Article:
In the early morning hours during the course of two weeks in 1986, a group of Chicago artists surreptitiously carved this whimsical Mermaid into the limestone revetments along the lakefront in Burnham Park. One of the artists, Roman Villarreal, asked his teenage daughter Melinda to serve as the model for the sculpture. The artists wanted to give bathers the impression that a mermaid, swimming ashore from Lake Michigan, had fallen asleep and become petrified in the stone. Although the group had considered adding the figures of Neptune and his daughters, they stopped after carving the Mermaid.
The identities of the sculpture's artists remained a mystery for many years until the Chicago Sun-Times revealed their names in a newspaper article in 2000. The public came to appreciate the limestone Mermaid so much that when lakefront revetment repairs began near E. Oakwood Boulevard, the community asked the Chicago Park District to save the Mermaid. The Park District carefully removed the sculpture in 2004 and placed it in storage. In 2007, students involved in a community internship program worked with the original artists to restore the carved Mermaid and install it temporarily in Bessemer Park.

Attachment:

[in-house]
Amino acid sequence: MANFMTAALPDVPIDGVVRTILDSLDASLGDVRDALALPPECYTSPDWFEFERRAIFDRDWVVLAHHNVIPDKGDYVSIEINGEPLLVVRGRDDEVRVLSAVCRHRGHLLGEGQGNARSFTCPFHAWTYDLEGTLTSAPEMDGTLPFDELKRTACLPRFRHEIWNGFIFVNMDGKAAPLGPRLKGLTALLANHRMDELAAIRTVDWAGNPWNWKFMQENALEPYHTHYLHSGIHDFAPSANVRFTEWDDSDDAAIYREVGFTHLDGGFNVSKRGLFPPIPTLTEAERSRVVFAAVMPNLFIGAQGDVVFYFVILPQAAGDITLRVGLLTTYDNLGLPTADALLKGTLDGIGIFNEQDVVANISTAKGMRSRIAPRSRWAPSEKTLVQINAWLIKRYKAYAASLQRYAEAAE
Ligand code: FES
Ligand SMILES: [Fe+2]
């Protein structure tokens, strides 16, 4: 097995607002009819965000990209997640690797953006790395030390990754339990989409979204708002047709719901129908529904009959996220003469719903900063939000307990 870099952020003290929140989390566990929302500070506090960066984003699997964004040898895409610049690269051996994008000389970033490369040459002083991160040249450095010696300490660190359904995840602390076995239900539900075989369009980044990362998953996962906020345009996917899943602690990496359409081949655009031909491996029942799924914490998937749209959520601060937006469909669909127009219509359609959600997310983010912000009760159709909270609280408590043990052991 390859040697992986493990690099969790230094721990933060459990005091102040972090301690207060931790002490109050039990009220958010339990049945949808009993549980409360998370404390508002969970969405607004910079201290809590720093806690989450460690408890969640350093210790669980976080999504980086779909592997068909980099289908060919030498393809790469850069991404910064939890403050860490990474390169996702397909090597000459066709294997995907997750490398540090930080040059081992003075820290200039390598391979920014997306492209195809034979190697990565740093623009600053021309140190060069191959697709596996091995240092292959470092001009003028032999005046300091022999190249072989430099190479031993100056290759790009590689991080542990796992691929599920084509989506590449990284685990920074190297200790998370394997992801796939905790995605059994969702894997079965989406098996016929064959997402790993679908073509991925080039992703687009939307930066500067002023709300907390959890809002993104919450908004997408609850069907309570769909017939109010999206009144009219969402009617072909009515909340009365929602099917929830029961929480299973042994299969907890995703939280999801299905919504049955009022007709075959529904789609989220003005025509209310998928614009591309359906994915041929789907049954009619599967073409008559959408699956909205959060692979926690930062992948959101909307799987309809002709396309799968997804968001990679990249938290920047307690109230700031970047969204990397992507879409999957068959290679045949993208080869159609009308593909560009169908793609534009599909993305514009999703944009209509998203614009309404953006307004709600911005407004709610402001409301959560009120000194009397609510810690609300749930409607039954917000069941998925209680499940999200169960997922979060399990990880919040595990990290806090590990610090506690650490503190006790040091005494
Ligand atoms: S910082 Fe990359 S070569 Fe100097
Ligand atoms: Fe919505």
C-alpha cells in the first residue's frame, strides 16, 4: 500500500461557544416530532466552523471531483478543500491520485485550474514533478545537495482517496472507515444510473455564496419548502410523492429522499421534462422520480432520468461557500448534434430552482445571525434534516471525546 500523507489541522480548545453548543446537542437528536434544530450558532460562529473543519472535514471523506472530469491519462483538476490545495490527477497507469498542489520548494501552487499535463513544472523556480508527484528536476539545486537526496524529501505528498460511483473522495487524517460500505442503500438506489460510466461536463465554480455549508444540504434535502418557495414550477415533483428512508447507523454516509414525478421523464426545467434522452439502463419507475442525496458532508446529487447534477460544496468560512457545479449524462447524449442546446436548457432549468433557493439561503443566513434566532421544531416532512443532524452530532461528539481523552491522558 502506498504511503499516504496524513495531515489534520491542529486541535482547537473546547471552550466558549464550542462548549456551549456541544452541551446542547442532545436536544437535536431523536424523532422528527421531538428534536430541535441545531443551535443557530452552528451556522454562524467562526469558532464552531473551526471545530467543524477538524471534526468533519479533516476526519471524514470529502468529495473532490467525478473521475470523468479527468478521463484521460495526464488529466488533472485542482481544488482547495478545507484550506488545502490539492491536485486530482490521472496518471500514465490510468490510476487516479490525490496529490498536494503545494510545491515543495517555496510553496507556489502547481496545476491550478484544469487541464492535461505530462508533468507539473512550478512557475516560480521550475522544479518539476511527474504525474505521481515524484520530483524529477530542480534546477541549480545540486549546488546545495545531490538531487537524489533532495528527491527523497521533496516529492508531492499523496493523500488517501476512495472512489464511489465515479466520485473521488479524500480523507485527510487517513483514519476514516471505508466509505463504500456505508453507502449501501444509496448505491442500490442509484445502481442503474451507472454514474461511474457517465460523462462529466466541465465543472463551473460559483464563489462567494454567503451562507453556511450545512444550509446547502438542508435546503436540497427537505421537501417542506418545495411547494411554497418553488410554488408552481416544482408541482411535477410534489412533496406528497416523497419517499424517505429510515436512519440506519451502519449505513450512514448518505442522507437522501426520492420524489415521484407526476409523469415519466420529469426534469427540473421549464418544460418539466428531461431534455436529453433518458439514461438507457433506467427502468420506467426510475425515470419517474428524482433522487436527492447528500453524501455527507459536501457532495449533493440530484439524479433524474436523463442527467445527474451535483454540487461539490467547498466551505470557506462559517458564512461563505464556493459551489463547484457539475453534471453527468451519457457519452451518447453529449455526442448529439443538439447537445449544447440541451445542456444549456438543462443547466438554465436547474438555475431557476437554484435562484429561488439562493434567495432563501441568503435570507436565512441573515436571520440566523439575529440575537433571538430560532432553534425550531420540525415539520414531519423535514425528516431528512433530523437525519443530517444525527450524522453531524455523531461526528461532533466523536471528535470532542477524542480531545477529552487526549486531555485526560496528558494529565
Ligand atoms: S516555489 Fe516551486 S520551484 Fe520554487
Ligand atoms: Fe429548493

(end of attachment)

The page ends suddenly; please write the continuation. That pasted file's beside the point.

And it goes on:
Between 2003 and 2009, the Chicago Park District worked with the Chicago Department of Transportation and the Army Corps of Engineers to rebuild the Burnham Park revetments from E. 37th to 41st streets. In the fall of 2010, the Mermaid sculpture was moved from Bessemer Park to a newly developed plaza and lawn area near E. 41st Street. Although the Mermaid is no longer incorporated into the shoreline revetments, the new site provides an appropriate context with Lake Michigan as the background.
Roman Villarreal, a south sider who once worked in the steel mills, considers himself “a sculptor of the people.” He has created several works of art for Chicago parks including a series of sculptures known as Interpreting Nature in Humboldt Park that he produced with a group of teenagers. Today, Villarreal continues to teach, create, and exhibit sculpture in Chicago.